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New York State Gets Mixed Reviews On Cancer-Fighting Public Policies

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A new report says New York state is making progress when it comes to implementing policies to combat cancer.

The American Cancer Society Cancer Action Network is out with its annual report, a snapshot showing how states are doing when it comes to preventing and treating cancer.  Julie Hart is the network's Senior Director of Government Relations.   "New York state kind of got mixed reviews in this report, which is a little bit troubling considering that 110,000 people each year receive a cancer diagnosis, and over 35,000 people pass from cancer each year. Those numbers are pretty scary. That's about 96 deaths per day from cancer. But we know with smart policy solutions that we can reduce this number."

The report entitled "How Do You Measure Up?" rates states in eight specific areas of public policy that can be measured:   "There were some areas, when it comes to increasing access to Medicaid, we're doing really well. New York state has the highest cigarette tax in the nation.  We have a comprehensive smoke-free law and we also improve dour Indoor Tanning Law.  So there are some areas that we're doing really in, that we're leading the nation. There are some areas where we've made some progress. When it comes to pain management and palliative care, we still have some work to do. There's been lots of discussions about opioids and it's really important as we move forward that we make sure that we have a balanced approach when it comes to pain management, and we need to preserve legitimate access to pain management for those who need it.   When it comes to Palliative Care, treating the whole person, not just the disease, so we need to stop thinking of Palliative Care as 'end of life solutions,' let's think about this as 'quality of life' and make sure that patients get Palliative Care options and support to improve their quality of life as well."

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"Tobacco Control Program Funding. And unfortunately this is an area that we've been talking about for years and to no avail. If we really wanna make a dent in our smoking rates and in our tobacco use rates, we absolutely need to invest in our tobacco control program. There's no doubt that tobacco companies are investing to try to hook new smokers and try to hook kids on new products."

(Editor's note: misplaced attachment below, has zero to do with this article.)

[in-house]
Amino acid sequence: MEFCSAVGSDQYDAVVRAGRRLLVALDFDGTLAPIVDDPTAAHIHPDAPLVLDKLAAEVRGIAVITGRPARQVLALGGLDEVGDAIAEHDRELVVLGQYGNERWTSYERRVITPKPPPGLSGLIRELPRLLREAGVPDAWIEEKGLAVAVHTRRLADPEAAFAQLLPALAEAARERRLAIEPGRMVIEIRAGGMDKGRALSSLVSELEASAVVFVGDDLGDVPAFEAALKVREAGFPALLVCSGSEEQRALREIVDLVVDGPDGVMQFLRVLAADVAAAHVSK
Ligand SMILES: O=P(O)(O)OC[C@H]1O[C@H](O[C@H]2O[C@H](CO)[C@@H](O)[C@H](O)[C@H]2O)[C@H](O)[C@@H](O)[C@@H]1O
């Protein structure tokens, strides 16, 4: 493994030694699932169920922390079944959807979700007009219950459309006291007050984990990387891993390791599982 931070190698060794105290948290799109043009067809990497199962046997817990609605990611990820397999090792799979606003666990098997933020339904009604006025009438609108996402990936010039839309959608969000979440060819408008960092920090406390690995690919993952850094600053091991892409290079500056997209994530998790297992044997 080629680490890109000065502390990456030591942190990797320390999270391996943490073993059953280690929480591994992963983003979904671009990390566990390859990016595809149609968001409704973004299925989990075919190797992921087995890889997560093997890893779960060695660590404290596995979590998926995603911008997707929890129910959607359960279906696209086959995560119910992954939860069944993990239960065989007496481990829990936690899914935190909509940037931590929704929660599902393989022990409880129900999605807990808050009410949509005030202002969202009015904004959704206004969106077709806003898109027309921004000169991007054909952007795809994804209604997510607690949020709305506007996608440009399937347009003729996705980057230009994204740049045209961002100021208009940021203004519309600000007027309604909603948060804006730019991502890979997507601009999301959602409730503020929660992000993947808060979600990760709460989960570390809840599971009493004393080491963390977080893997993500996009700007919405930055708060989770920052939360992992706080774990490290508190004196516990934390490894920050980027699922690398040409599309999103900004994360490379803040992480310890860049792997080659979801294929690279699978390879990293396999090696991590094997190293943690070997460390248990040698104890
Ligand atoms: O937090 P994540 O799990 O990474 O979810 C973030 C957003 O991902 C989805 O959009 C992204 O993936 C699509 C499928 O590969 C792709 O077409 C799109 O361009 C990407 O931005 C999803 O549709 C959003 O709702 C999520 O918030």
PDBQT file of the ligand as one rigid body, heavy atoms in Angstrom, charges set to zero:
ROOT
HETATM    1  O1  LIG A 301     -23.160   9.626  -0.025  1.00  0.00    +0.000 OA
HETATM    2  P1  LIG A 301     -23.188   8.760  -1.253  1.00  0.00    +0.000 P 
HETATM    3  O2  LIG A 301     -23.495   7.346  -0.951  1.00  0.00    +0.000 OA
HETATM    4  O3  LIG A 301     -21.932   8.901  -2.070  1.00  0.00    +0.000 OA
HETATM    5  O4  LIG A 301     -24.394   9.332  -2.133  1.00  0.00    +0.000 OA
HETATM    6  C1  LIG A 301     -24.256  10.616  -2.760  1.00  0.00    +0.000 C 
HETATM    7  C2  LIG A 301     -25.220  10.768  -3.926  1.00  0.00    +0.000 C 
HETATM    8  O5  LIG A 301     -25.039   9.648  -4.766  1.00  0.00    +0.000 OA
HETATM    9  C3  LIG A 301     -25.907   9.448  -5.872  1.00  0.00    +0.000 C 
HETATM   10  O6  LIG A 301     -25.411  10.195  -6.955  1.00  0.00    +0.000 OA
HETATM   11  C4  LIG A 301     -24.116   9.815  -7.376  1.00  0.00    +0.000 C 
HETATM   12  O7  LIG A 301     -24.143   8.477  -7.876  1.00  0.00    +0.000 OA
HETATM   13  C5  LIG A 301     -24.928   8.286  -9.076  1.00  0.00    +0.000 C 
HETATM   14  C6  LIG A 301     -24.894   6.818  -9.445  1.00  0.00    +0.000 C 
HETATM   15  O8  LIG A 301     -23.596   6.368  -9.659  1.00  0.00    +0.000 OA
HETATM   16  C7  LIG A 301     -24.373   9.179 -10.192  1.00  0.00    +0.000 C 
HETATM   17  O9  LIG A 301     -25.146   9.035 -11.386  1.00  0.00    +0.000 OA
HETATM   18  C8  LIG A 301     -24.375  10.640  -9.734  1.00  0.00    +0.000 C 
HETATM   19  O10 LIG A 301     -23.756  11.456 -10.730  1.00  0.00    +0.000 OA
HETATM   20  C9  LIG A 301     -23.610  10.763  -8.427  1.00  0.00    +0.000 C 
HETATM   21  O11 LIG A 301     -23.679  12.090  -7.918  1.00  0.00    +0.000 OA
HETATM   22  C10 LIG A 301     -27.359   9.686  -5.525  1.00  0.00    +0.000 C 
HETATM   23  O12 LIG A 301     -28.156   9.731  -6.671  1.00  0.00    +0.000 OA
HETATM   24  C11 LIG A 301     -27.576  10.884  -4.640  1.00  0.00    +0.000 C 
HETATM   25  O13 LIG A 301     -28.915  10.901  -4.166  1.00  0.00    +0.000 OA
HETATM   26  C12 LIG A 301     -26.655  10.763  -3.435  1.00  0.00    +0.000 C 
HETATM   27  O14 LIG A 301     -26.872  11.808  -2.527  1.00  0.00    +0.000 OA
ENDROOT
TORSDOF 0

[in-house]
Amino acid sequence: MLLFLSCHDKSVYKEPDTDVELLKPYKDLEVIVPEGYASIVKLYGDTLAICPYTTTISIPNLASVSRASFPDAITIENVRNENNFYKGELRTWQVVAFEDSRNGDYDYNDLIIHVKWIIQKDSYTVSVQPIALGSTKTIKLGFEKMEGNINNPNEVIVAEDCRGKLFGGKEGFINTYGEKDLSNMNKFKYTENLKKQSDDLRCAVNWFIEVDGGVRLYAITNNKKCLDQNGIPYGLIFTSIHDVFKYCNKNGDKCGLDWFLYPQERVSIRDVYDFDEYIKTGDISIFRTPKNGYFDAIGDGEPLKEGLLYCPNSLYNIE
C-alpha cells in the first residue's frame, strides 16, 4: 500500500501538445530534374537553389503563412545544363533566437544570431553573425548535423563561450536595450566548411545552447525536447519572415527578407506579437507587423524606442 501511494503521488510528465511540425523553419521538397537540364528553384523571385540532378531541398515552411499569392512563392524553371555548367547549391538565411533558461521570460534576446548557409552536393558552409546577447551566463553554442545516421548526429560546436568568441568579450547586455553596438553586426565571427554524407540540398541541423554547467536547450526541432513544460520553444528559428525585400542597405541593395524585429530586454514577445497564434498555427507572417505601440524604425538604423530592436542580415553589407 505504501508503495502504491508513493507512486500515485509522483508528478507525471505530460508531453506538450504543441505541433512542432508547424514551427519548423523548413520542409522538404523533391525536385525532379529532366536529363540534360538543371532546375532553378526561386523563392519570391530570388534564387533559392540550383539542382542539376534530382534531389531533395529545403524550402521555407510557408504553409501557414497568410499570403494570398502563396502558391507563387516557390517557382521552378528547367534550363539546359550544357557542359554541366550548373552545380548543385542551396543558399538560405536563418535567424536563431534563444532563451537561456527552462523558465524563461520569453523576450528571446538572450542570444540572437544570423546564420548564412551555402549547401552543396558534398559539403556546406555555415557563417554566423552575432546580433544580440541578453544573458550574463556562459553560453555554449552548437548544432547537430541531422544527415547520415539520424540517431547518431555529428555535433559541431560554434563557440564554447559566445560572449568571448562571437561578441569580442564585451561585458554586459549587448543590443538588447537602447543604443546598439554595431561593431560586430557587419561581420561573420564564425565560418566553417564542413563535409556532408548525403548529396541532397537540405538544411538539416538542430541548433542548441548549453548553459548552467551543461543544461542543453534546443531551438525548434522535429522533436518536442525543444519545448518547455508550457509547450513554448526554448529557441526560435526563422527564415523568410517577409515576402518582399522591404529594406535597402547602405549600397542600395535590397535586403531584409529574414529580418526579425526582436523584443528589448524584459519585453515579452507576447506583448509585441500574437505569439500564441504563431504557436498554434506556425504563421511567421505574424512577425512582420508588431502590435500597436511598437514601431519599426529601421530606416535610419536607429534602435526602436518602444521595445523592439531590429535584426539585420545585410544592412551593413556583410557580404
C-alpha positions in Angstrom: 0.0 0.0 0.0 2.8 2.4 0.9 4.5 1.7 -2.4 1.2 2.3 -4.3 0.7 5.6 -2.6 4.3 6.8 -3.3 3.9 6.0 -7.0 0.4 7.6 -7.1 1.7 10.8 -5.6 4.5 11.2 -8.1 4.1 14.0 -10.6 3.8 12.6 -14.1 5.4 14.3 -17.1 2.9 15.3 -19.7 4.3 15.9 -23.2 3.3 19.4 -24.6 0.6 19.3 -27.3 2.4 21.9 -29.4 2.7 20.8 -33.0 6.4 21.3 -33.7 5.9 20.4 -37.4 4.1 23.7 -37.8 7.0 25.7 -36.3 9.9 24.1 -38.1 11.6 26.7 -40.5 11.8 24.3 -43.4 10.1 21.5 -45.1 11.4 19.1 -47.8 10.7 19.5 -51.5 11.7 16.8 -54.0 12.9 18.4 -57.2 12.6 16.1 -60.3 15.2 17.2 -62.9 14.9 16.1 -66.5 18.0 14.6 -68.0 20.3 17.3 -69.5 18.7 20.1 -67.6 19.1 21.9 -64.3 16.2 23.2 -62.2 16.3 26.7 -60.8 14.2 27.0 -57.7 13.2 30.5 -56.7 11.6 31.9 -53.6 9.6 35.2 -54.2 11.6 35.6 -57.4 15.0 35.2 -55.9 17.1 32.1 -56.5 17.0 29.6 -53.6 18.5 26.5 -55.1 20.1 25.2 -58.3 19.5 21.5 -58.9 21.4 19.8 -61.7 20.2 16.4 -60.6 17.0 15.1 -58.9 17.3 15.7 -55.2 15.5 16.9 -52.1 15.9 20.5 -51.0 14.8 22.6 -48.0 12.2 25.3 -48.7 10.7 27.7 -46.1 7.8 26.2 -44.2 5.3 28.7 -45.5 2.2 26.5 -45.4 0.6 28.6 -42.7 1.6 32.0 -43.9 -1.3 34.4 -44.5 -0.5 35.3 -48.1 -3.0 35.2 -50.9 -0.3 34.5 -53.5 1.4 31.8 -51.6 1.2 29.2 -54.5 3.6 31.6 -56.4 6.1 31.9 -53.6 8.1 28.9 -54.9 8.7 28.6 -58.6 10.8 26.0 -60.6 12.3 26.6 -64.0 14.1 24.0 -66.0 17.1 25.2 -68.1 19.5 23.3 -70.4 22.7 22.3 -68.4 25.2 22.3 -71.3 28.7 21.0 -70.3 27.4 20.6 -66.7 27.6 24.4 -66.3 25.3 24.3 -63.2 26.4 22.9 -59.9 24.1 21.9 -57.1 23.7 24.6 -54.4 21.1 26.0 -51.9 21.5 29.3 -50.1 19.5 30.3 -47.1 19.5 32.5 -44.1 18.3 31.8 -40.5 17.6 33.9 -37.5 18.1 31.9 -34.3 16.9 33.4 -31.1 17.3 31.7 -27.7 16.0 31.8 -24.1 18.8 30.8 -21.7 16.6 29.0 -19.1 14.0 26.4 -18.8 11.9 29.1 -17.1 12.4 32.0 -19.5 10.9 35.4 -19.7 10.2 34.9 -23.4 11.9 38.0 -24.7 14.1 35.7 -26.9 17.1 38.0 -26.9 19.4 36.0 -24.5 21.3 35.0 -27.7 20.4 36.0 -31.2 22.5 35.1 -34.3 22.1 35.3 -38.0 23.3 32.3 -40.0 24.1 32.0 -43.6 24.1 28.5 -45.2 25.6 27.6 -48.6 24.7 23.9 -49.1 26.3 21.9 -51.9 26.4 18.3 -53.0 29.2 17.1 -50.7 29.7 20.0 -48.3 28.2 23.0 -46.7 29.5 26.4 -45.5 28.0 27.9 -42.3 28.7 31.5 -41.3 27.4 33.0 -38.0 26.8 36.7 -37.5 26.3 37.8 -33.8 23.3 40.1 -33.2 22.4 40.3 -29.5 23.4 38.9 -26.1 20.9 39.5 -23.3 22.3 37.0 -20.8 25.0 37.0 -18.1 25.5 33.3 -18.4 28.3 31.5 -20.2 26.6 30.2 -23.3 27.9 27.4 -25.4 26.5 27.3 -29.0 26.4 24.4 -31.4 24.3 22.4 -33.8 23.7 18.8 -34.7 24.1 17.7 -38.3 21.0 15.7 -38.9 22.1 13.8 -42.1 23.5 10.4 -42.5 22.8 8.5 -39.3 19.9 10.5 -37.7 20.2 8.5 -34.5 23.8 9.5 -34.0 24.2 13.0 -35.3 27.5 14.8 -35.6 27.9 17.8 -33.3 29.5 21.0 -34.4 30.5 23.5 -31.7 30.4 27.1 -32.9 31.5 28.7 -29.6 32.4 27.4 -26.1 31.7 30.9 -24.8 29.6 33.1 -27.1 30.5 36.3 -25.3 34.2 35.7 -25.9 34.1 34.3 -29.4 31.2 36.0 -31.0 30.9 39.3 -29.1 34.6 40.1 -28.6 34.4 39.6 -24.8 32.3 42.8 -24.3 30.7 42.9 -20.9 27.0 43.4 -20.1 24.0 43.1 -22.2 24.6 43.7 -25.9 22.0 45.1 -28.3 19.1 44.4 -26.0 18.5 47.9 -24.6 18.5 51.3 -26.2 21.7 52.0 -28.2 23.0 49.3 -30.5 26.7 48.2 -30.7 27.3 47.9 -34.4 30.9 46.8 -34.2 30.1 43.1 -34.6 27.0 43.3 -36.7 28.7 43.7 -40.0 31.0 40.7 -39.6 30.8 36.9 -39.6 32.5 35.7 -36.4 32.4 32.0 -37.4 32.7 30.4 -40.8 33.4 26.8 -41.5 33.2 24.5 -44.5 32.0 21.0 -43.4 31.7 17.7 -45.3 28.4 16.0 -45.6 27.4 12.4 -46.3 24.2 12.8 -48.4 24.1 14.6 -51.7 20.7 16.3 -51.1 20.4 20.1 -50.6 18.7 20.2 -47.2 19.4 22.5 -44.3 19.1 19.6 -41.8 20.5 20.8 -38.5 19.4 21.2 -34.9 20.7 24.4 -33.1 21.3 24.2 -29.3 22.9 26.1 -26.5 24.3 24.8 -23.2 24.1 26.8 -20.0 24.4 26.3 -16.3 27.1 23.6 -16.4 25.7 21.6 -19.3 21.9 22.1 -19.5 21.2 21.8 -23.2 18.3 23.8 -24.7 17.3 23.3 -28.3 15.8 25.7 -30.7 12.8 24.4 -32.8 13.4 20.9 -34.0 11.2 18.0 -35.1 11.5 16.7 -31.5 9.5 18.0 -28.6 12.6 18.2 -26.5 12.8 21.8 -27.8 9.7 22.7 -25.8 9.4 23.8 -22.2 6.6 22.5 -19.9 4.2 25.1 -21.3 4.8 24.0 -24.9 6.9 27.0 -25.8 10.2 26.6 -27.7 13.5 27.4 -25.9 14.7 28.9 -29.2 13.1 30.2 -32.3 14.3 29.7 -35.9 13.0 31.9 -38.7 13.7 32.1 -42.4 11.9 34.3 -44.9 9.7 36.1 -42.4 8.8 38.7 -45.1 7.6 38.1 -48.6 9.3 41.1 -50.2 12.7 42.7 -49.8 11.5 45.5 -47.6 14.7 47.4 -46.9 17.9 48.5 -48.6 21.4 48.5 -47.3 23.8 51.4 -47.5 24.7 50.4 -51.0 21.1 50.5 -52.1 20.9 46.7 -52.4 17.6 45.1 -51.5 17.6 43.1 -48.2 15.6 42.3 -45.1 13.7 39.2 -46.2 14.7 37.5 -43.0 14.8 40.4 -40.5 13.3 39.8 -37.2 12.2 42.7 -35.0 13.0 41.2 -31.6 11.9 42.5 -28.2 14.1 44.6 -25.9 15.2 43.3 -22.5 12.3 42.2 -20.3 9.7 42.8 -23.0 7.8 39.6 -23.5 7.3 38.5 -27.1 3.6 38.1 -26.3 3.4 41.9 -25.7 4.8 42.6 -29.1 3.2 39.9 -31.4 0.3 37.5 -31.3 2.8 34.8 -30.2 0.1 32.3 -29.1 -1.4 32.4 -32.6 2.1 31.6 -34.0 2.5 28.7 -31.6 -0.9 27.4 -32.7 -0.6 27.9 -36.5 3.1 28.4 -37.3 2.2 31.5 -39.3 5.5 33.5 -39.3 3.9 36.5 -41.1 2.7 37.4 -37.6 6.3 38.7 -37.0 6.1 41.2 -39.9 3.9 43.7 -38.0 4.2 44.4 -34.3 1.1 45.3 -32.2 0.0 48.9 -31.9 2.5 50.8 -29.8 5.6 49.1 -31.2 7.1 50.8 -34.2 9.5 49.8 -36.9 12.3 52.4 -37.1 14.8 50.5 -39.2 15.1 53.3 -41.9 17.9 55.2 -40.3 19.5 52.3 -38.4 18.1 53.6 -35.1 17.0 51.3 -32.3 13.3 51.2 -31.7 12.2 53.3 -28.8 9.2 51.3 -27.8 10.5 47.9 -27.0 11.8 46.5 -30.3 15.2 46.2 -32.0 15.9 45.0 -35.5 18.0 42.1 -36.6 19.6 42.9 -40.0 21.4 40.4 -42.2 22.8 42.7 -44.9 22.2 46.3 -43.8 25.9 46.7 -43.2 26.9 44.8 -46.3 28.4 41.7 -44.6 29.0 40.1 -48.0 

The American Cancer Society Cancer Action Network says New York invests $39.7 million in the Tobacco Control Program, short of the Centers for Disease Control and Prevention recommendation of $203 million.

In July, the Albany County Legislature tabled a controversial local law that would have banned the sale of flavored vapor products, smokeless tobacco products, flavored cigars, pipe tobacco and cigarettes.  Retailers fought hard against the measure, arguing businesses would suffer as customers would flock to neighboring counties for their tobacco needs. New York Association of Convenience Stores President Jim Calvin:   "We estimate that the impact on convenience stores in Albany County would be in the range of $50 million a year. And if we lose $50 million a year in legitimate sales, that means Albany County's gonna lose $2 million a year in sales tax on those sales, so the impact is significant."

In mid-July Democratic Governor Andrew Cuomo signed legislation raising the purchase age statewide from 18 to 21 for tobacco products, including e-cigarettes and vaping products.

VIEW the Cancer Action Network's full report detailing New York and neighboring states’ ratings.

Dave Lucas is WAMC’s Capital Region Bureau Chief. Born and raised in Albany, he’s been involved in nearly every aspect of local radio since 1981. Before joining WAMC, Dave was a reporter and anchor at WGY in Schenectady. Prior to that he hosted talk shows on WYJB and WROW, including the 1999 series of overnight radio broadcasts tracking the JonBenet Ramsey murder case with a cast of callers and characters from all over the world via the internet. In 2012, Dave received a Communicator Award of Distinction for his WAMC news story "Fail: The NYS Flood Panel," which explores whether the damage from Hurricane Irene and Tropical Storm Lee could have been prevented or at least curbed. Dave began his radio career as a “morning personality” at WABY in Albany.
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